Take a short break every 2 hours with the no distraction policy still in force. You don't want to lose the creative flow.
Provide a supply of Post-Its, markers, whiteboards or flipchart paper than can be easily shared with everyone. Hang them up, move them around and see how ideas connect.
No idea is a bad idea. This is pure judgment-free sharing where everyone has a voice.
Takeaways from Step 1
Was the strategy as clear to everyone as you thought it would be?
There is a real sense of excitement that comes from a collective "we've got it!" moment.
How did the team dynamics come together? You'll be working as teams throughout this approach so this is the right time to begin thinking about the right collaborative groups.
Step 2: Plan
Now that the strategy activities are complete (at least for this pass), it's time to decide what to do first. What will bring the most immediate value to your customers and prospects with the least impact to your organization?
Remember: always approach this from the customer's perspective and not an inside out mindset.
How does this initiative fit into your organization's existing plans? The best idea when taken alone may seem like a no-brainer. When woven into the big strategic web, the implementation might look very different. That's why we always say "strategy first".
Build an Agile Team and Work in Sprints
The agile approach we use in software development is especially valuable in this phase. Work is done in sprints by your dedicated agile team. The team works together to complete each task. The deliverables are clearly defined and progress regularly measured. The purpose of these short build cycles is to move quickly to the delivery, learning and measurement steps.
Since our learning is based on real customer data, you can only begin to test your assumptions with live customer interactions. This doesn't mean you sacrifice quality for speed. There will always be a healthy balance between the two. As you continue with the Value-Driven Solutions approach, this balance will become a natural part of your thinking.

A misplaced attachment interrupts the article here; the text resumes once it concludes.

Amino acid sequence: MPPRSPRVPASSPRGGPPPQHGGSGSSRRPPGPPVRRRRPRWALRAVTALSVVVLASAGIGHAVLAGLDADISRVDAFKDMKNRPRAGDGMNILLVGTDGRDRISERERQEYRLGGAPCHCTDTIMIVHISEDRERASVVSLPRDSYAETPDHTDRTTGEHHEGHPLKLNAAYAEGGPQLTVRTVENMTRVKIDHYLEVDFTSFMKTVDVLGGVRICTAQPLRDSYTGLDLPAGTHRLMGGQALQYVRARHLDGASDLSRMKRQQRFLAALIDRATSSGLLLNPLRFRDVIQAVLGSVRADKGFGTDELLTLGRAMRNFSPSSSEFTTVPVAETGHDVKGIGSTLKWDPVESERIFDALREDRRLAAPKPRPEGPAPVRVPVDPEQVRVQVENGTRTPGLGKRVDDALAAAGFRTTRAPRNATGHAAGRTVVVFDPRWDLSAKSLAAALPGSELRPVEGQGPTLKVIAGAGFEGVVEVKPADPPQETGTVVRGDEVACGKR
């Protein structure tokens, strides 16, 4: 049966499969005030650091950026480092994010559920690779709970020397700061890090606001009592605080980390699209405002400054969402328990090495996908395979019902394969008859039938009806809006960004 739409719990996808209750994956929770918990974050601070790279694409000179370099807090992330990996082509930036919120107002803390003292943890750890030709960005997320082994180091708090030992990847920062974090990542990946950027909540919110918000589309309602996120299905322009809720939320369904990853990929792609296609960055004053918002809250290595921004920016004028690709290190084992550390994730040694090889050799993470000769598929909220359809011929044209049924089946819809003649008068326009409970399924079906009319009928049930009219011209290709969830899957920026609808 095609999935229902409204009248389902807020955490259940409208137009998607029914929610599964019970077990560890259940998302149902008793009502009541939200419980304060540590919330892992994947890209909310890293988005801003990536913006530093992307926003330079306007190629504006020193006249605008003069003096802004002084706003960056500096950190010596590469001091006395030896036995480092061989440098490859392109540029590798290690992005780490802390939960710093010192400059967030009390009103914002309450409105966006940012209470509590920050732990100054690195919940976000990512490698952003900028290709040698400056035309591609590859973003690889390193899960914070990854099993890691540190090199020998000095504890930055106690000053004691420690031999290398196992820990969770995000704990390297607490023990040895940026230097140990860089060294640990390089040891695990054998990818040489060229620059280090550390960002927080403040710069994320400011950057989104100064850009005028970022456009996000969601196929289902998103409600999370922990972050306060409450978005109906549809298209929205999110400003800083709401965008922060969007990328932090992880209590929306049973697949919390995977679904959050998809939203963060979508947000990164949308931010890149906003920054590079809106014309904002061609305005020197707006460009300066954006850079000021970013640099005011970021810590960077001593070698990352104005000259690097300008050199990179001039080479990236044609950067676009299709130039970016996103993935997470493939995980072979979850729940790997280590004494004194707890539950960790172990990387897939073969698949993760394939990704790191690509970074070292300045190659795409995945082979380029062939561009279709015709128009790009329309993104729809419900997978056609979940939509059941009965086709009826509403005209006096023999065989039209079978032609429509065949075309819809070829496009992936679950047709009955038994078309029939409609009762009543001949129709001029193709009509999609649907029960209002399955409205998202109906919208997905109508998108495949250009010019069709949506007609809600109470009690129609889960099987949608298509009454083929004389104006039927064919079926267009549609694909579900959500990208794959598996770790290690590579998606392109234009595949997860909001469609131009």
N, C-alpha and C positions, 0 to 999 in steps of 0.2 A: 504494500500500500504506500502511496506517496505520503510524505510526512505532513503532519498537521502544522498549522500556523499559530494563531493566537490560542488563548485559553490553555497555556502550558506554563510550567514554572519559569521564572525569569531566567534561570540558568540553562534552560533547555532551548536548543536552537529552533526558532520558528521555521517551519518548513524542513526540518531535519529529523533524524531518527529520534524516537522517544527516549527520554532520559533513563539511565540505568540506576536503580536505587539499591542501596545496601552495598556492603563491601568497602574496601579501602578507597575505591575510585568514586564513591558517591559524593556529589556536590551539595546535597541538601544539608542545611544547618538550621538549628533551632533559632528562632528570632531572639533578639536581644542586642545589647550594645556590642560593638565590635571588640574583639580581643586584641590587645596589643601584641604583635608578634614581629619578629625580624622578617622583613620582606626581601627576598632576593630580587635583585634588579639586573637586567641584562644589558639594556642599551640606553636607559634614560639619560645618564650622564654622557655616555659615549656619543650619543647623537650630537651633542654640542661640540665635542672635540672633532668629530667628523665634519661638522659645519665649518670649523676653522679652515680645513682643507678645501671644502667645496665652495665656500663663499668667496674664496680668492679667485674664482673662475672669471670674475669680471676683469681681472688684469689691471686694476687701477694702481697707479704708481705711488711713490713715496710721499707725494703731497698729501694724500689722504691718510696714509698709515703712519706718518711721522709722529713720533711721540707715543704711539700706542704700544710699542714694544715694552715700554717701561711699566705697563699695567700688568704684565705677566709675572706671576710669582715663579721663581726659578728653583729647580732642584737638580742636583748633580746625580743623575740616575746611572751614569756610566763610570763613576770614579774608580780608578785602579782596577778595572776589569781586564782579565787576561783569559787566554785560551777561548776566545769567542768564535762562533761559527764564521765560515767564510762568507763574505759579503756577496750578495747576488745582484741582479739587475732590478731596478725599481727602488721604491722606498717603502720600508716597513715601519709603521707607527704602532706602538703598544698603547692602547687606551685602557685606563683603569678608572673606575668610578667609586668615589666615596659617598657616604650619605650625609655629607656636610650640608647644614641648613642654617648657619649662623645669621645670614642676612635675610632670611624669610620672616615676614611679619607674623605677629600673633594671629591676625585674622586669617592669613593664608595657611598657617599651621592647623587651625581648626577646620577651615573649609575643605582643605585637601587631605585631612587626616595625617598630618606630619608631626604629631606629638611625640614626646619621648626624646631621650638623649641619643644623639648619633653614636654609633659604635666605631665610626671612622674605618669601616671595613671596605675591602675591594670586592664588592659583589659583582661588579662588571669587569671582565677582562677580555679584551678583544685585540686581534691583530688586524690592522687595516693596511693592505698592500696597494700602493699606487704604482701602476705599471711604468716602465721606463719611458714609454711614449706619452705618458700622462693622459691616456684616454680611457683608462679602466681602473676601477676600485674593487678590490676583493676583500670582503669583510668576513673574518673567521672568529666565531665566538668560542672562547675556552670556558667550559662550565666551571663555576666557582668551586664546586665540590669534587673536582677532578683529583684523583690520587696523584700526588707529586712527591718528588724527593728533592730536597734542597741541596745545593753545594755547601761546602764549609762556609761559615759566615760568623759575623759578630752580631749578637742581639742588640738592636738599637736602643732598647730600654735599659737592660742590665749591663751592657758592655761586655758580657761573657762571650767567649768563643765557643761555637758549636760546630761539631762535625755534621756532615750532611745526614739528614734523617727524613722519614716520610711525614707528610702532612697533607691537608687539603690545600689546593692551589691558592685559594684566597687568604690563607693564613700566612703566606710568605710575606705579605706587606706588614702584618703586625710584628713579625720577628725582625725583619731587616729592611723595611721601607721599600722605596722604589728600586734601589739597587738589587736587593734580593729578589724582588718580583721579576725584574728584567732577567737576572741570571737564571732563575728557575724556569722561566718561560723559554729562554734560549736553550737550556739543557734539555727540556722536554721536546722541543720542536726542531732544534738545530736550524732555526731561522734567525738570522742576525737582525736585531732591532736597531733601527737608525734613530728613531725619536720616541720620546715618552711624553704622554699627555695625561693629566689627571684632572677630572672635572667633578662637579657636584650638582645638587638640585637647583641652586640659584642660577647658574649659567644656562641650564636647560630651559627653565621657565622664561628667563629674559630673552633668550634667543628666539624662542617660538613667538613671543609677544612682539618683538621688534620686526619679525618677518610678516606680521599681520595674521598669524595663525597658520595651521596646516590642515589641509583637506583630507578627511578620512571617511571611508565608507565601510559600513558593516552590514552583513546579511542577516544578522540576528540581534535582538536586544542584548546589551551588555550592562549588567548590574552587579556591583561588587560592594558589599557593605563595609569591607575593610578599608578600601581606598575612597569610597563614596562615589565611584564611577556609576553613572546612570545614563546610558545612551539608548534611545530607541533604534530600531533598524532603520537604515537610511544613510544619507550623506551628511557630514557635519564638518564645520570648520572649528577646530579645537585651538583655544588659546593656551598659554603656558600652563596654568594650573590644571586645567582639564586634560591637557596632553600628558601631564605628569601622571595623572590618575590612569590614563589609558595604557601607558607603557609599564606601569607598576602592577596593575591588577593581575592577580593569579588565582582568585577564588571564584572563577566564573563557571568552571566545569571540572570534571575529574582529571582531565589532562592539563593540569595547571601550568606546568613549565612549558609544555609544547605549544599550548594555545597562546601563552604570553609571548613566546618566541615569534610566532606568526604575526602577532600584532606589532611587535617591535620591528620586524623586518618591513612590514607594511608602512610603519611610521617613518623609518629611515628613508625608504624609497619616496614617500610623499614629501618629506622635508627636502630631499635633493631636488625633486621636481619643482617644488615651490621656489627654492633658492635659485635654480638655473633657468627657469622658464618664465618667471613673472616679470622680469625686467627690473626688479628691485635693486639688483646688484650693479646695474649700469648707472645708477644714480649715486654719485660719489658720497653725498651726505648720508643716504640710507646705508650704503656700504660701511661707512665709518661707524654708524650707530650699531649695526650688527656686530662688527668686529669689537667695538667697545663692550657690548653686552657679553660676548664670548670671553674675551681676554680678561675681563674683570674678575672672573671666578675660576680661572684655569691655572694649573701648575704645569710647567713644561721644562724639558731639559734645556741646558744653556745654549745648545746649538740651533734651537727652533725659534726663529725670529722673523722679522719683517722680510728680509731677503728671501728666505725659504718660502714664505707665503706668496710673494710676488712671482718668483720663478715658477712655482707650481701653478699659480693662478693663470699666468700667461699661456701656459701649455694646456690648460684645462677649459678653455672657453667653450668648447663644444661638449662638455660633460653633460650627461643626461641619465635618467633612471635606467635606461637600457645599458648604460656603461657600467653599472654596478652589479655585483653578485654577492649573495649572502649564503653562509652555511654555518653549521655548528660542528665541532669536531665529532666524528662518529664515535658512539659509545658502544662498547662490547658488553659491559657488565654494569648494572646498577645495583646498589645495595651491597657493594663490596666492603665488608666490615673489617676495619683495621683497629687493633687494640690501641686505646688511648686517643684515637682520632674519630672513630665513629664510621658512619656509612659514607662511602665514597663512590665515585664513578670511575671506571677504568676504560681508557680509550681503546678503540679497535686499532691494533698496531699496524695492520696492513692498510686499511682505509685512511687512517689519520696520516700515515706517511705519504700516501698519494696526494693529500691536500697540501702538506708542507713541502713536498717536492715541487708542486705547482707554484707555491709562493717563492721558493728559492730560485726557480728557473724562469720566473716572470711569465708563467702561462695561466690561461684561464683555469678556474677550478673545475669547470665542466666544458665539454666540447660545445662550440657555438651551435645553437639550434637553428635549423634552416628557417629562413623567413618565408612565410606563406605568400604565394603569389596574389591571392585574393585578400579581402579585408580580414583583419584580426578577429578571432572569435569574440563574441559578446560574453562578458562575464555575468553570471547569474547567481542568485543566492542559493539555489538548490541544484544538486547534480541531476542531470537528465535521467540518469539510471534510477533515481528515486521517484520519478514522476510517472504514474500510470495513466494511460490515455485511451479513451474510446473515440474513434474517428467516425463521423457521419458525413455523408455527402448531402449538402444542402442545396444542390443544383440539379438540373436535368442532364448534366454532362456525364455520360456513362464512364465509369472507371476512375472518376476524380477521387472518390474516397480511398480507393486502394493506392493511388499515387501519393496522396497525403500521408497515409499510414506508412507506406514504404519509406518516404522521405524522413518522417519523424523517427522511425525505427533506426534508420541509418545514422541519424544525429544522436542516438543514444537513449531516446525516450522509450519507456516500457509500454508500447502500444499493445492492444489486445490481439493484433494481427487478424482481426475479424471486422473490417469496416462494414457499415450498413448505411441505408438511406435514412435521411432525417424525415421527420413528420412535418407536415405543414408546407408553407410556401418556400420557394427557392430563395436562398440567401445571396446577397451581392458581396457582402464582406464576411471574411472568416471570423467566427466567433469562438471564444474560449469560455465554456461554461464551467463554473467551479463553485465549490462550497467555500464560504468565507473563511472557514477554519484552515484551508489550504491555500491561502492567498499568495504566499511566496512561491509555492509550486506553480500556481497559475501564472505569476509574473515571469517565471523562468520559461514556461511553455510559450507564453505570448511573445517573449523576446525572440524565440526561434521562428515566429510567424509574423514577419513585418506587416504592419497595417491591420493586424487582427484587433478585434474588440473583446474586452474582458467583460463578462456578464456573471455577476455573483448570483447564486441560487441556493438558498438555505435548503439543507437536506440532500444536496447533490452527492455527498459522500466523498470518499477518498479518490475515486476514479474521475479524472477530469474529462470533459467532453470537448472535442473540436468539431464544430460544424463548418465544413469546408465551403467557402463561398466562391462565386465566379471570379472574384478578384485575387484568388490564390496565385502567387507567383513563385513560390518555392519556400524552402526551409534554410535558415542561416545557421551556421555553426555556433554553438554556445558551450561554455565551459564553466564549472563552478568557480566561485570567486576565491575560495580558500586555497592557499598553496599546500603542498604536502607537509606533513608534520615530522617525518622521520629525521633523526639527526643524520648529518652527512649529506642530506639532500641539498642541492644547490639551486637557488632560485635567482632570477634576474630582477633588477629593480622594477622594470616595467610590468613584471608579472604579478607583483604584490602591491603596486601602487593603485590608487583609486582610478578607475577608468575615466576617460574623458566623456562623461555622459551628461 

As you begin working with the Value-Driven Solutions techniques, it will become easier to plan future deliverables. Each initiative will begin to build on the others already on the plan.
Tools Are Part of the Team
As you begin to put details to the features you will be building for your customers, you will want to consider what tools will help in the delivery, learning and measuring steps.
Since your customer will be teaching you through his interactions, having a reliable suite of information-gathering tools in place is critical.
Your tool suite might include some or all of the following depending on the deliverable:
Heat maps to record user interactions
Tracking codes on all landing pages
Google Analytics cohort testing
Slide up surveys
Takeaways from Step 2
What tools are you already using? How can they contribute to the information store that you will continue to feed?
What new tools should you add to your tool suite?
Remember, part of the benefit of this agile approach is you are continually, quickly adapting what you deliver based on what you have learned.
Introduce new tools gradually so they are manageable in any cycle. You can always add, change or delete something later.
Step 3: Deliver
Now the Real Fun Begins
Your work has been completed and tested by internal testers. When you have verified that the deliverable meets the internal requirements agreed to, it's time to launch.
Each deliverable will be different of course, and how you launch will be done in a way that makes sense for it. There will be some consistent activities that will occur for any new product or service feature.
Let your internal teams that the product has officially been launched. These are the same teams who have been a part of the communication loop throughout the project. No surprises allowed.
Your customers will appreciate a clear, enthusiastic communication from you that a new feature is ready for them.
To gather the most meaningful customer information, tell your customers what you have delivered and why. Monitor the responses to your communication as closely as you do the actual customer engagement with your deliverable.
Ask your customers to share their feedback with you. Remember, this is customer experience first.
Most launches benefit from an A/B testing phase so make sure your communications are appropriate for each phase.
Takeaways from Step 3
Did the delivery process work as you had expected?
How did the team work together?
Keep notes for sharing with the team. These will become useful for the next deliverable
Step 4: Learn